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(generated from captions) that I bought for a friend. I've got to stop coming to auctions. for a prestigious art prize. Next time - hard times needs to sell. Its founder and patron Please, someone pay well over $1,000 for it. rich treasures in profusion A lifetime of collecting and one delicious oddity. I thought, 'How clever. Unique.' I love the way it was put together. And treasures from the deep. on the bottom of the seabed We know this has been for hundreds of years. in the Auction Room. All this and more Who's got $6,000 to start me away? It's worth that every day. in it or a cheque? Do I get a brown paper bag with cash We'll have to find out. I don't know how these things work. Do the sheep noise. Do the sheep noise again. We must be bonkers. I can't believe the stuff we bought. Closed Captions by CSI Every day in Australia GERALDINE DOOGUE: in hospital. there are over 40,000 patients stick out your tongue. If you can hear me, While medicine tends the bodies, chaplains tend the souls. I think he's going to die. It is a tough environment. to think for a minute I don't want anyone It's a tough job. that this is an easy job. we follow the chaplains' journeys In this series, families at three major hospitals. alongside the patients and teaching of Jewish teaching. This isn't about Catholic Do you have some pain? what's in the person themselves. This is about Thanks. express itself Letting their own spirituality in however that needs to be. the Son and of the Holy Spirit... In the name of the Father and of and Protestant, Our chaplains are Catholic Muslim, Jewish and Buddhist. they all meet the same challenges. Regardless of their faith, challenges my faith. Working in the hospital but we're not God. We want to be God sometimes, We don't have solutions, but we try to help. we don't have answers, Needle now. The pain of suffering. Oh! introspective. Suffering makes us all 'meaning of life' questions. We start to ask those The power of love. people for who they are. It's about respect, respecting (Laughter) And the joy of new life. This week, six months in ICU. Father Laurie meets true love. in here. I don't miss a day. I've been every single day That's right, every day. an old wound... Chaplain Hanh helps heal My leg went into the dashboard. a miracle. ..as a mother relives on life support for two months. The placenta ruptured, and he was hears an unusual complaint. And Rabbi Kastel whinge, whinge, whinge! Oh! Whinge, whinge, whinge, Father Laurie Christie at St Vincent's Hospital, is the Catholic chaplain central Sydney. Good, thanks. How are you? Yeah. And he's had a good day today? in Papua New Guinea. Father Laurie spent 25 years Chronic malaria and dengue fever back to Australia prompted his move and into hospital chaplaincy. Are you going home now? the village during the day, In Papua New Guinea, if you go to are the little babies, the only ones who are there the elderly and the sick. you have exactly the same mix. You come to a hospital, (Ting!) We're off to ICU to see Rocco. LIFT: Doors opening. to intensive care Father Laurie is on his way his favourite patients to meet one of must be about 114 days now. Rocco's been here... And now he's got to the point go to the ward. where he's going to Which is amazing. Here we are! saw him at death's door Rocco's double lung transplant over the last six months. five times You're a good man. has been constantly by his side. Rocco's wife, Elizabeth, in here. I don't miss a day. I've been every single day All day, every day. That's right, every day. 37 years ago in Calabria, Italy. Rocco and Elizabeth were married For most of their lives, in their Sydney florist shop. they worked together and Rocco did the deliveries. Elizabeth did the bouquets and have never spent a day apart. They don't have children little voice, not much voice. He not talk. He's got a very You can talk now? he wish to everyone Ah. Rocco say, to have courage to fight for it. Never to give up. Never to give up. Rocco was one not to give up. Thank God. He's been a big fighter. Big fighter. are forever saying, 'Thank God.' He and his wife, Elizabeth, he really was at death's door. Their faith sustained them when and the Holy Spirit. The Father, the Son I'd better bless your hands too a good deck of cards so that you get and you always win, eh? Yes! That alright? Rocco. And there's one good thing, you can still smile. Even on the bad days, That's right. There are miracles. Well, Rocco is a case. The correct procedure was, and sicker and sicker Rocco should have got sicker and been dead four months ago. He didn't. five weeks, he's out the door. He's... Another four weeks, Come back for a visit. Well, God's there. Must be. Rocco said he is. argue with Rocco. And I'm not going to as I have. He's got at least as much faith wasn't it? Sometimes it was really hard, giving up, Sometimes you felt like and stamped her foot and she was very naughty and got cross. (Laughs) your little angel. And she was like God stood beside you. And... And God...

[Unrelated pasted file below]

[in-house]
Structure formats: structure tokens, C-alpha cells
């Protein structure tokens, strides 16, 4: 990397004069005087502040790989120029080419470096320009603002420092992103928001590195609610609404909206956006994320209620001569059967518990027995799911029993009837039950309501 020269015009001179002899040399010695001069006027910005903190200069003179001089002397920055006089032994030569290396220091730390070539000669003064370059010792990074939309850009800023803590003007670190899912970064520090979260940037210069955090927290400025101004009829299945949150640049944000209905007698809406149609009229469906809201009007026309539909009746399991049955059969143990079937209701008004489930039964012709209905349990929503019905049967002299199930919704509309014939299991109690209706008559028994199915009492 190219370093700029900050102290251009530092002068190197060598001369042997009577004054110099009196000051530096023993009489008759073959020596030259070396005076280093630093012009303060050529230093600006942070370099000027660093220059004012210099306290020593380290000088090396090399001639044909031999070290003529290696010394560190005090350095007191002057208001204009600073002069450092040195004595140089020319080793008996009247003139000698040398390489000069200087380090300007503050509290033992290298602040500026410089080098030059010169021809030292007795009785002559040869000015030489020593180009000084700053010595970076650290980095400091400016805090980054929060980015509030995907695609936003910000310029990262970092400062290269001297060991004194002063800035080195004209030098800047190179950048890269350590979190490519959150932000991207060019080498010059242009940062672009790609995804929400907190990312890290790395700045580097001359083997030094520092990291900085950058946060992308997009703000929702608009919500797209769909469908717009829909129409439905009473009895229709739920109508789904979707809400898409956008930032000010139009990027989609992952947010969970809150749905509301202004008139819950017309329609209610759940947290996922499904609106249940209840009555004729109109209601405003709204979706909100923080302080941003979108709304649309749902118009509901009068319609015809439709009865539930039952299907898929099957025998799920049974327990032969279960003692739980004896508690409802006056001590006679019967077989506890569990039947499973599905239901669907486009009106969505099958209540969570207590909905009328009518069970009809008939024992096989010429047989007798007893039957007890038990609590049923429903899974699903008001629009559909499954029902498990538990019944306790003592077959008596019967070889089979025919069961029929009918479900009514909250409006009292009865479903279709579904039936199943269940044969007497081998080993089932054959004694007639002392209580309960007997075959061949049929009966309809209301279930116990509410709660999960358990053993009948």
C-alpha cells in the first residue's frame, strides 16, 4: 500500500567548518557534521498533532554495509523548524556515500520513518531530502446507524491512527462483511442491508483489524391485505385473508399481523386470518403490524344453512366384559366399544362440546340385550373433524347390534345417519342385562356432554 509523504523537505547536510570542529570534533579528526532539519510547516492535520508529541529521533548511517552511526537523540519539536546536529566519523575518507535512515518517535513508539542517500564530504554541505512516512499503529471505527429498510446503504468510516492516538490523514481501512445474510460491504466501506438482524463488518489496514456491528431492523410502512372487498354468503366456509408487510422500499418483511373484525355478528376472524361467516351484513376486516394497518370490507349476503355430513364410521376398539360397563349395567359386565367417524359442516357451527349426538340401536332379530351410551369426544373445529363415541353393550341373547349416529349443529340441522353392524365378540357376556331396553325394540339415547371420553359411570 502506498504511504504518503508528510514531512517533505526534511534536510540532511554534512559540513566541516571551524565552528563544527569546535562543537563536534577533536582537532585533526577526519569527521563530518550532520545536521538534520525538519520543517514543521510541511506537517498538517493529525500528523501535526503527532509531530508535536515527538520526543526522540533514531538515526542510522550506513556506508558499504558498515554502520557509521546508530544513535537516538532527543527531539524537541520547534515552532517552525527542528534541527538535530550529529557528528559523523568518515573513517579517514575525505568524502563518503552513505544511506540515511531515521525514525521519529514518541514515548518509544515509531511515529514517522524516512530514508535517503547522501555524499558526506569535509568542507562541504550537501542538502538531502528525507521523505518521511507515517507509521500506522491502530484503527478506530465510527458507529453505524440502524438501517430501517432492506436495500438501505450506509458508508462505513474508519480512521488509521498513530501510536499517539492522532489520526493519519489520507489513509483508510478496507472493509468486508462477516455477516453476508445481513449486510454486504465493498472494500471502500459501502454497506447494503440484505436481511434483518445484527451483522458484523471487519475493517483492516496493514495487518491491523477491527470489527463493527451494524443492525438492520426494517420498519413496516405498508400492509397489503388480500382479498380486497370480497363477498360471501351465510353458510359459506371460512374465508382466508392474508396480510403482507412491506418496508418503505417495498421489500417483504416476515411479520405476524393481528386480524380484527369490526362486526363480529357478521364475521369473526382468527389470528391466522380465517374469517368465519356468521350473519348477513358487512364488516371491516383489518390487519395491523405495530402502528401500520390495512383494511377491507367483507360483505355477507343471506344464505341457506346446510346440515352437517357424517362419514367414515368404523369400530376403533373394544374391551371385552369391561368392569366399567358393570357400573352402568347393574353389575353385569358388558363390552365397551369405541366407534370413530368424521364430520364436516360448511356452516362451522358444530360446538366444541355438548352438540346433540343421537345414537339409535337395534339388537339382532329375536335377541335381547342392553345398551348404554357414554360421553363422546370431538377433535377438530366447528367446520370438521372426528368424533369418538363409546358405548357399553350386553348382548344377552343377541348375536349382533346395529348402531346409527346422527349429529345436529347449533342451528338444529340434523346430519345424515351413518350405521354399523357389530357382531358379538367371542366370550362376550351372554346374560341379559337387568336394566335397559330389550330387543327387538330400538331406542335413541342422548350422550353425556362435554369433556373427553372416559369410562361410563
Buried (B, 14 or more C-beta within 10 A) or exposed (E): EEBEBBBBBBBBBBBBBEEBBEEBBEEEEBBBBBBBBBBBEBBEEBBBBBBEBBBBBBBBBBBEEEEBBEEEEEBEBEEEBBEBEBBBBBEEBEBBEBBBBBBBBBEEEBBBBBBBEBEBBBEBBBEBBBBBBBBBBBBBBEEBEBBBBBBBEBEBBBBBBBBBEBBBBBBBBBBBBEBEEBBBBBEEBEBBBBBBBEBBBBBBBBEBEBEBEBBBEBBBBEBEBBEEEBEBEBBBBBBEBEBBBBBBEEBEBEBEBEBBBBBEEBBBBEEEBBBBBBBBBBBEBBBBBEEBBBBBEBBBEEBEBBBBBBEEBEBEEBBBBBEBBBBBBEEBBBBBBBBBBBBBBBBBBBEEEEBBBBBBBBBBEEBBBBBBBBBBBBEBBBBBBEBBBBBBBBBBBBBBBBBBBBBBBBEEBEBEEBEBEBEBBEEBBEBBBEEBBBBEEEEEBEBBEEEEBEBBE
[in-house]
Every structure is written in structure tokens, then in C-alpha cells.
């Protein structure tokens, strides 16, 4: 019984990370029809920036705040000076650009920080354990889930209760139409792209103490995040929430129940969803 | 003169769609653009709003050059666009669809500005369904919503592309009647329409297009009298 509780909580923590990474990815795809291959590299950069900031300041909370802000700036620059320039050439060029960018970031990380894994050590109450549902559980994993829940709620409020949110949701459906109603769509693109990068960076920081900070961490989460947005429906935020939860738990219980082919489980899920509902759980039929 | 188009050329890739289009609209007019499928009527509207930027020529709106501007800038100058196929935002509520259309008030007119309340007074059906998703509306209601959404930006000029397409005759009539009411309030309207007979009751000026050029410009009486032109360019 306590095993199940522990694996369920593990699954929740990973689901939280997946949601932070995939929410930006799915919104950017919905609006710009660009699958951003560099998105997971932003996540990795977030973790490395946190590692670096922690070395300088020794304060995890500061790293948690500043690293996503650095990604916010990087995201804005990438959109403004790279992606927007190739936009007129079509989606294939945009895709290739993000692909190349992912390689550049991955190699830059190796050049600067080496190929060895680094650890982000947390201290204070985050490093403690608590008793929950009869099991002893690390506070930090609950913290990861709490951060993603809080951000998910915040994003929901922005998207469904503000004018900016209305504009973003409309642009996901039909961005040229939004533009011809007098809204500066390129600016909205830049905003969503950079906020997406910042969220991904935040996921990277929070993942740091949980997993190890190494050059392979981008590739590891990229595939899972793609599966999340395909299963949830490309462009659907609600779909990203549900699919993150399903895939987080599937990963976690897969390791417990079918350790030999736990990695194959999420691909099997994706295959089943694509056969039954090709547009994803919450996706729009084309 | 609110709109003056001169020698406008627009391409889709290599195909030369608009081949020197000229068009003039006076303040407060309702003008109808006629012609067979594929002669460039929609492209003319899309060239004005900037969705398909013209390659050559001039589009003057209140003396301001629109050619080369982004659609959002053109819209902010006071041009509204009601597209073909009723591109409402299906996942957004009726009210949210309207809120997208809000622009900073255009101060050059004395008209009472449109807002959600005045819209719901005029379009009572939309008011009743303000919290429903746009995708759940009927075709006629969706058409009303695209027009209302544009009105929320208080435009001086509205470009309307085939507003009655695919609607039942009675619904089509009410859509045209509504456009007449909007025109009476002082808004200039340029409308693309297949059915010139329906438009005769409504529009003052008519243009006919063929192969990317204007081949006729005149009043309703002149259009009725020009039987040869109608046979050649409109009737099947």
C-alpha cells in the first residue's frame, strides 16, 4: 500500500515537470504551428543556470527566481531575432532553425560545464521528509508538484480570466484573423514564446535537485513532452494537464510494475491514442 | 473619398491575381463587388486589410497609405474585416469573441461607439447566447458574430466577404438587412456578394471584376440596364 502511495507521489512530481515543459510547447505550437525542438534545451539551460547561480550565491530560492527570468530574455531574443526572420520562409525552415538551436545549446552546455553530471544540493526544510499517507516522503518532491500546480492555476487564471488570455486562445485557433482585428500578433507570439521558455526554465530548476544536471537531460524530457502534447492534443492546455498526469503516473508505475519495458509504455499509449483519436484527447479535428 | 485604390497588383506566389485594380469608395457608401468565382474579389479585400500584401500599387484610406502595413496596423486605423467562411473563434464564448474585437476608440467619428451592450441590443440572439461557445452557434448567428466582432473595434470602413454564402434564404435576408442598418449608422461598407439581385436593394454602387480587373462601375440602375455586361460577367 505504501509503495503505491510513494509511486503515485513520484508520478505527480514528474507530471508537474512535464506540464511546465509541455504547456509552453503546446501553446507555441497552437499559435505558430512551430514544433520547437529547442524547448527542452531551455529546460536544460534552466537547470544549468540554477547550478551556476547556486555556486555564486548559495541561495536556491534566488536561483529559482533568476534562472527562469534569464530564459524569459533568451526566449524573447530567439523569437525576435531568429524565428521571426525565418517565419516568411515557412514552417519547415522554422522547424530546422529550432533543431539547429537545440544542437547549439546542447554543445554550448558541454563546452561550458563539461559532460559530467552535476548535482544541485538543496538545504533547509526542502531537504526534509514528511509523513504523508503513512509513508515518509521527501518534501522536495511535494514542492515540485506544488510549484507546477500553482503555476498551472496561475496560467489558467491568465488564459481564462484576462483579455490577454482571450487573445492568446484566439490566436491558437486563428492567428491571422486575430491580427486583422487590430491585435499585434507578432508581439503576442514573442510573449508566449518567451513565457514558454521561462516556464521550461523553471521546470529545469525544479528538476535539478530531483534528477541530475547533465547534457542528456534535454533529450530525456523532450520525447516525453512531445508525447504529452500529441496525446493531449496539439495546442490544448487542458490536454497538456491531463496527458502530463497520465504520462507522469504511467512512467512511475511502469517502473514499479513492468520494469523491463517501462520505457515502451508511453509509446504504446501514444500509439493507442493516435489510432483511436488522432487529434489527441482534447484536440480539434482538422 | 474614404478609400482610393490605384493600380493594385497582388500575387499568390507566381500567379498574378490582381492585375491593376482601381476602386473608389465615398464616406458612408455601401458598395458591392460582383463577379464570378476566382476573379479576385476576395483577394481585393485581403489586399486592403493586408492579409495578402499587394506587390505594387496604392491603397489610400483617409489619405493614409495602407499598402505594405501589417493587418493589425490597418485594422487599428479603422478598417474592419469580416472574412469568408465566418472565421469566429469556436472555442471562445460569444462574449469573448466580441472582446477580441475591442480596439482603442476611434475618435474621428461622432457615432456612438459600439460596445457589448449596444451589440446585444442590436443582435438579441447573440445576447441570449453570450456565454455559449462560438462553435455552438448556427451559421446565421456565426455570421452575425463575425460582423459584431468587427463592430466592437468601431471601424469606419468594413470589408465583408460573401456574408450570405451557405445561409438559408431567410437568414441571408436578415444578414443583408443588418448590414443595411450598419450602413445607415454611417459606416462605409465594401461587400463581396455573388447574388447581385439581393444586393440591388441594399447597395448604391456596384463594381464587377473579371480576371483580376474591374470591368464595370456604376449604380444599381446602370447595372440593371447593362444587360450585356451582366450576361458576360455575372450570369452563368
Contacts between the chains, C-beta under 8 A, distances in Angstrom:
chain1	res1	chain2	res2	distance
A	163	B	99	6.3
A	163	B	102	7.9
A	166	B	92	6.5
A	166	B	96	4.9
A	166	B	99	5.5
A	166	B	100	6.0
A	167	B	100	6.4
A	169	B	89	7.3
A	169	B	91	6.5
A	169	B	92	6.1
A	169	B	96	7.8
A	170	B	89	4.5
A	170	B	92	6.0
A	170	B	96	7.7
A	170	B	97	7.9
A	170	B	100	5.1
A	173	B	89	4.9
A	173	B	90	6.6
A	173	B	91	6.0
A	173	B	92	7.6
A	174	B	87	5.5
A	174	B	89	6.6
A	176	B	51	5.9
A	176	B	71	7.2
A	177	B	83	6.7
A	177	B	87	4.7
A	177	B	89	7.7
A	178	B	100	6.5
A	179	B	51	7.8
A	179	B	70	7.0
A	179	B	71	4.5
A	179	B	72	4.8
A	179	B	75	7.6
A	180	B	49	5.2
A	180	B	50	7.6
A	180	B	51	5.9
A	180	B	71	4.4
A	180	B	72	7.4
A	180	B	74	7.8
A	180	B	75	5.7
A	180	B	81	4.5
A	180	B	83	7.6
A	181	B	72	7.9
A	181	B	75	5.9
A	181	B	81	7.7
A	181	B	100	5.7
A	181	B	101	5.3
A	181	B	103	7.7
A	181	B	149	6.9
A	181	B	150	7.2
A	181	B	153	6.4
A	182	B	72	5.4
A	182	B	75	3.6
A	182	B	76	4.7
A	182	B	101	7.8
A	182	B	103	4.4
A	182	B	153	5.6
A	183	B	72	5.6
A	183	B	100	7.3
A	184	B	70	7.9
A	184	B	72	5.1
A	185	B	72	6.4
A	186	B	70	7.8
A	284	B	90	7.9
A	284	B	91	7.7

to keep going, yeah. And he gave you the courage And now, a wonderful result. Yes. Yes. OK. They've got a strength, a strength of character, a strength of faith, that many people wouldn't have. And I'm pretty sure that that's... ..that's what kept him going. OK, we'll say a little prayer. OK? Father in heaven, make us strong again so that we can get back home and play some more cards. And cheat. (Laughs) He's cheeky. And win. And give 10% to Father. (Both laugh) Yeah. Thank you. Thank you. You see the love that they have for each other, that over the years they've just grown so close together, becoming more loving. And because you're more loving, um, more godly. And that's what you see in there. (Laughs) Well, if he runs away, you can marry me. (All laugh) You think that's the funniest thing you've ever heard. OK, we'll see you Thursday. Alright. Thank you. Righto, mate. Thanks. Thank you. You walk out of a situation like that and you feel richer for having been there. And you feel humble when you see such a beautiful relationship, such a beautiful experienced love. You're better for having been there. At Liverpool Hospital in Sydney's south-west, Buddhist Chaplain Hanh is on her way to the maternity ward. But Hanh's cautious. After seven years as a chaplain, she knows new parents are not always pleased to see her. All chaplains encounter the same problem as Hanh. Because they so often deal with death, many patients think chaplains are bringing bad news. Lina had a successful Caesarean early this morning. Hello. A girl, yeah. She's... For 34 weeks, she's actually a good size. She's under three kilos. Yeah, just under three kilos, yeah. But a lot of hair. (Laughs) Oh. Yeah, more hair than you, yeah, more than you. Yeah. Hanh's relieved. This time she's welcome. I actually find it good that you actually come. Dad Chinese, yeah. White skin exactly like that. Lina wants to talk. She has something on her mind. Although it's Lina's fourth child, it's the traumatic delivery of her first baby that she really wants to discuss with Hanh. My partner was driving. I was front passenger. Both had our seatbelts. And a car, wrong judgment or misjudged it, and turned in front of us and T-boned. And I put my leg up to protect the baby. My leg went into the dashboard and the seatbelt locked up and grazed me all here straightaway. And then they called the ambulance and the police and everything, rushed me to Liverpool Hospital. And then the baby was only 36 weeks, and they had to knock me out, and they told me that 'We had to do an emergency Caesarean because baby's heart was elevating too quick.' So when they delivered, they had to give him resuscitation. The placenta ruptured, two blood transfusions and he was on life support. 2-4-11. 19... OK. Rabbi Mendel Kastel is the Jewish hospital chaplain for the Greater Sydney area. OK, so she's not there. Let's try the next one. He's also a police chaplain, runs a crisis centre and is a matchmaker. Found her. Found her! Hospitals can be a pretty scary place. Being unwell is never pleasant. So that connection to your history, to the outside world, to your family, to your rabbi - all provides comfort, which obviously helps in people's recovery. How long have you been in hospital? Two months. That's a long time. A long time. Very long time. Veronica has an undiagnosed illness. Not home. He's home. It's been an anxious time for her son, Tom. She got very sick, very unwell, about two months ago. And she had internal bleeding and they didn't know where it's coming from. And she went through a lot of tests, and miraculously, it stopped. (Speaks other language) There's some amazing experiences that people have. Definitely miracles. I mean, cases where the chances of this person surviving is almost nil, and something turns around. We had a tragedy in the family, and it was a bit too much... My grandson's died. It was a bit too much for her. She couldn't handle it. So that pushed her over the edge. But thank God, she's recovered now, and she's on the way home, which is marvellous. (Speaks other language) We have to thank God we're getting better and ready to go home. Turned the corner. My belief is that God does intervene. But when he intervenes or how he intervenes or why he intervenes or which case he intervenes, you know, we're mere mortals, and don't necessarily really understand what the greater plan is. So, little candles. The little candles, yes. So, you switch the little light. Oh, right! OK? 'Cause in the hospital, obviously, you can't light fires. So that's a nice way to light Shabbat candles while you're in hospital. A little 'get well' card. I've been in Australia over 20 years, 22 years. (Speaks other language) So you really build up a relationship with people, have involvement with their families. Here's trouble. Helene is a laughter therapist. Trying to bring laughter to the nurses, actually. (Chuckles) She's just had hip replacement surgery. And how are things going? Are you getting around a bit? Schlepping around a bit? Yeah, well, the hips thing, and now I've got the pinched nerve. But I've got a new strategy for whingeing. It goes like this. Seeing you're here, Rabbi, and I've got to whinge to you too, I'll tell you all my whinge. It's - whinge, whinge, whinge, whinge. And a whinge! And oh! Whinge, whinge, whinge, whinge, whinge, whinge! And another whinge. Now you know all about it. OK. You got it? As long as it's all sorted. I have little chats with, you know. Upstairs, yeah? I thought, 'How about I listen to what God might need?' 'Do you have any fun up there, or where you are?' 'Well, not really, you know? It's not real fun.' 'So how about we share a laugh?' So the other morning, I actually laughed with God. I really felt it. And, um, it's... It's special, you know? It sounds strange and it sounds peculiar, but it's been my way of connecting. I know it might be, you know, you know, it... So whatever it takes, the main thing is that you're feeling better. Yeah. I think not only is it possible to have a laugh with God, I think it's important to have a laugh with God from time to time. (Laughs) Thank you very much, Rabbi Kastel. All the best. 'Cause the hardest is when you don't have any connection to spirituality, to God, and you just really feel alone. So it's so important, in whatever way you connect, but the most important is to connect. At St Vincent's, Father Laurie is visiting the hospital's Palliative Care Unit. The end of anybody's life is an interesting time. They'll be able to be honest in a way they've never been honest before, because it doesn't matter anymore. So basically, in their terms... Valentin has a cancerous tumour on his neck. He's dying. It's right down the end of that corridor. OK. Next to where the morgue is. No, the morgue's on one. Oh, thanks for telling me. Stop talking about the morgue! And you can't go till we invite you. Oh, well. So in other words, it's members only. Members only, yeah. Valentin and wife Rachel met in a homeless shelter a few years ago and married soon after. How are you? You going alright? Yeah. Bit upset. Bit upset about... Him? Yeah, yeah. They said it's very infected, but it's stable. Because they're so often on the balcony, Father Laurie's nicknamed the couple Romeo and Juliet. It gives you a chance to recover a bit. I've run into Romeo on the balcony every day, and I have had exactly the same conversation every day. Because he's suffering the quite serious effects of alcohol on his brain... I feel a lot better now. ..and the short-term memory loss, it's the same, almost exactly word for word, every day. RACHEL: He is a bit, isn't he? That's why you like him. Yeah! Yeah. Yeah. And how have you been? You're OK? Bit hard sometimes? Yeah. Yeah. Yeah. Juliet is aware that he is dying slowly. Like I say, you come in the front, you go out the loading dock. Yeah. Yeah. Don't talk about that. I don't like it. No. It's going to be a long, painful process for him. So it's going to be a long, tough journey for her, considering that she's also being treated for her bipolar disorder. You know that you're being looked after too, eh? I'm a bit late, 'cause I have to do a mind group. Oh, yeah, yeah. A group, and it's for your mind. She said to me yesterday, 'Yes, yes, I'm not as sick as him, but at least you can see what's wrong with him. I'm sick where you can't see.' And there was that little cry of... that little cry of pain that 'I don't have something that I can show you, and yet I'm ill and I know I'm ill.' And she's going to need a lot of comfort. (Both chat indistinctly) I will never forget that day, yeah. At Liverpool, Chaplain Hanh's helping Lina process the dramatic arrival of her first baby after a car crash. 'Cause when I woke up, I woke up in the room, and I'm like, 'Where's the baby?' My stomach's flat and everything. Mm. And when they told me, I couldn't even believe it. Yeah. Yeah. And the first 24 hours they kept telling my partner that normally baby boys don't make it through, you know, traumas like that. But when they first wheeled me up to newborn care, there was rows of babies, and I'm thinking, 'Which one is my one? Hopefully it's the healthy ones.' Two criticals in the back, and they were tiny. I'm like, 'Oh, no!' Wheeled me straight to the one I didn't want to think that was mine. And I'm like, 'You tiny little thing.' I couldn't even look at him, yeah. Couldn't even look at him. He was too small, and, like, ten cords coming out of his belly button. And I see the machine breathing up and down and his chest going with it. Broke my heart, so I couldn't, yeah... And then he whacked the cord, the oxygen cord or something, out on the third night, and they saw that his lungs, he was using it. So they left it off, and what do you know? From then on, he was just moving up and up and up. And when we got discharged, he was 2.5 kilos, yeah, when they discharged him, yeah. So that's our miracle story to the world, yeah, about our son, yeah. And now he's five years old, and you look at him and you wouldn't think he was in an accident and being that small. But yeah, you look at him now, he's just started kindergarten and he's a healthy boy. And you wouldn't think, 'Oh, he started out like that.' So that's our miracle story, yeah. Yeah, yeah. Yeah, I was even scared to bring him home. Yeah, and now this one's successful as well, so that's it, that's for us, yeah. (Chuckles) Two boys, two girls, we're happy, yeah. That's lovely. At St Vincent's Hospital, Father Laurie's sharing the balcony with Romeo and Juliet. With the terminally ill people who know that, if you like, they're on the last lap, they know. Their body's telling them, 'Hello, I'm happily disintegrating here.' Which leads to some interesting things at times. This morning's topic is 'final requests'. You know what? Everybody has different wishes what they'd like. Yeah. It might be your last week or something. Yeah. But I mean, I could get a lucky volunteer here to go to the bottle shop for me. Yeah, true, true. And sit there in the park and relax. You show me somebody who has never chosen a wrong thing to do and I'll tell you somebody who's dead, stuffed and mounted. We're all capable of making crazy, wrong choices. I'm thinking now of, there's a lovely man, Aboriginal gentleman. And he was upstairs in the hospice. And one of the nurses said to him one day, 'Hey, if you could have whatever you wanted, what would you really want?' And he looked at her with great big eyes and he said, 'I want not to die in the gutter.' And she's a great big strapping girl, this nurse, in her late 50s, I suppose. She was reduced to tears. She came out and I bumped into her as she came out of the room. So I comforted her, had a little... Must admit, I had a little cry myself. Then I went in and said, 'I promise you, God won't let you die in the gutter.' And he was discharged from here for a while, and he came back in, he was in three days, the nurse who'd been reduced to tears bought him a pair of pyjamas. He had brand-new, not hospital, pyjamas. And he sat up as proud as punch, and three days later he was dead with a smile on his face. And the last thing he said to me was, 'There must be a God, because there ain't no gutter.' And then a few hours later, he was dead. And you walk away from that, and it's beautiful. It rips your insides out, you know? You... And months afterwards you'll be sitting doing something, and you'll get that picture of him. 'There must be a God because there ain't no gutter.' OK? OK. Thanks for that. Righto, mate. See you. Bye. Bye-bye. Next week, Chaplain Graham helps with a hard decision. To face the amputation of a leg is a pretty big thing. Hello. Chaplain Di brings in the dogs. I've seen some wonderful things happen with the dogs here. And Chaplain Julie discovers a new denomination... I exited that church and I created my own ministry, which is Dirtbag Ministries Australia. ..with a membership of one. And I am the Reverend Vroom Vroom. Oh, OK. Closed Captions by CSI This Program is Captioned